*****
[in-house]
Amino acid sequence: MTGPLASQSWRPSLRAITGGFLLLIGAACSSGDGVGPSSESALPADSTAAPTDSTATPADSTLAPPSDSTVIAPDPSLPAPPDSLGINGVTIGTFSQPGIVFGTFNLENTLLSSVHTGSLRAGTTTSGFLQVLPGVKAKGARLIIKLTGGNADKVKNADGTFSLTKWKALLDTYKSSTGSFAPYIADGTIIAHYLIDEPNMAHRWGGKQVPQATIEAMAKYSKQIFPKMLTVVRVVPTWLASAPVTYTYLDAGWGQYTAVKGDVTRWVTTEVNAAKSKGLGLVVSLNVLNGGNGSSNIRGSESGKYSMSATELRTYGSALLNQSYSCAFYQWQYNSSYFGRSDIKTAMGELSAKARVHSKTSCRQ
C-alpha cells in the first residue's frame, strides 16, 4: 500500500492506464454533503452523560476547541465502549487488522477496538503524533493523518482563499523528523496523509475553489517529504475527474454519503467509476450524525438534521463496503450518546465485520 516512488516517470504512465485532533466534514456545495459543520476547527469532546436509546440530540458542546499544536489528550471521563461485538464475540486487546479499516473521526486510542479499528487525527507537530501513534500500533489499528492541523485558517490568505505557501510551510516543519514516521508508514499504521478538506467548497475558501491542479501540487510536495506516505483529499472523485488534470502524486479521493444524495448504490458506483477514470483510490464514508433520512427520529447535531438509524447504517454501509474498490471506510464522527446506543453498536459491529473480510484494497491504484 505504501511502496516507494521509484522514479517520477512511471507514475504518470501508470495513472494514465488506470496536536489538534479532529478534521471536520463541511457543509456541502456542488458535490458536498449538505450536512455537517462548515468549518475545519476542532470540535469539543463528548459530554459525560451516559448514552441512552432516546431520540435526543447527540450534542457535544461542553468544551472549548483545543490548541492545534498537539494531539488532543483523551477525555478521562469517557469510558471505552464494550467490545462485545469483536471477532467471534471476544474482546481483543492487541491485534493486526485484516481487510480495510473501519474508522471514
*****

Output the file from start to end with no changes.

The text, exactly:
[in-house]
Amino acid sequence: MTGPLASQSWRPSLRAITGGFLLLIGAACSSGDGVGPSSESALPADSTAAPTDSTATPADSTLAPPSDSTVIAPDPSLPAPPDSLGINGVTIGTFSQPGIVFGTFNLENTLLSSVHTGSLRAGTTTSGFLQVLPGVKAKGARLIIKLTGGNADKVKNADGTFSLTKWKALLDTYKSSTGSFAPYIADGTIIAHYLIDEPNMAHRWGGKQVPQATIEAMAKYSKQIFPKMLTVVRVVPTWLASAPVTYTYLDAGWGQYTAVKGDVTRWVTTEVNAAKSKGLGLVVSLNVLNGGNGSSNIRGSESGKYSMSATELRTYGSALLNQSYSCAFYQWQYNSSYFGRSDIKTAMGELSAKARVHSKTSCRQ
C-alpha cells in the first residue's frame, strides 16, 4: 500500500492506464454533503452523560476547541465502549487488522477496538503524533493523518482563499523528523496523509475553489517529504475527474454519503467509476450524525438534521463496503450518546465485520 516512488516517470504512465485532533466534514456545495459543520476547527469532546436509546440530540458542546499544536489528550471521563461485538464475540486487546479499516473521526486510542479499528487525527507537530501513534500500533489499528492541523485558517490568505505557501510551510516543519514516521508508514499504521478538506467548497475558501491542479501540487510536495506516505483529499472523485488534470502524486479521493444524495448504490458506483477514470483510490464514508433520512427520529447535531438509524447504517454501509474498490471506510464522527446506543453498536459491529473480510484494497491504484 505504501511502496516507494521509484522514479517520477512511471507514475504518470501508470495513472494514465488506470496536536489538534479532529478534521471536520463541511457543509456541502456542488458535490458536498449538505450536512455537517462548515468549518475545519476542532470540535469539543463528548459530554459525560451516559448514552441512552432516546431520540435526543447527540450534542457535544461542553468544551472549548483545543490548541492545534498537539494531539488532543483523551477525555478521562469517557469510558471505552464494550467490545462485545469483536471477532467471534471476544474482546481483543492487541491485534493486526485484516481487510480495510473501519474508522471514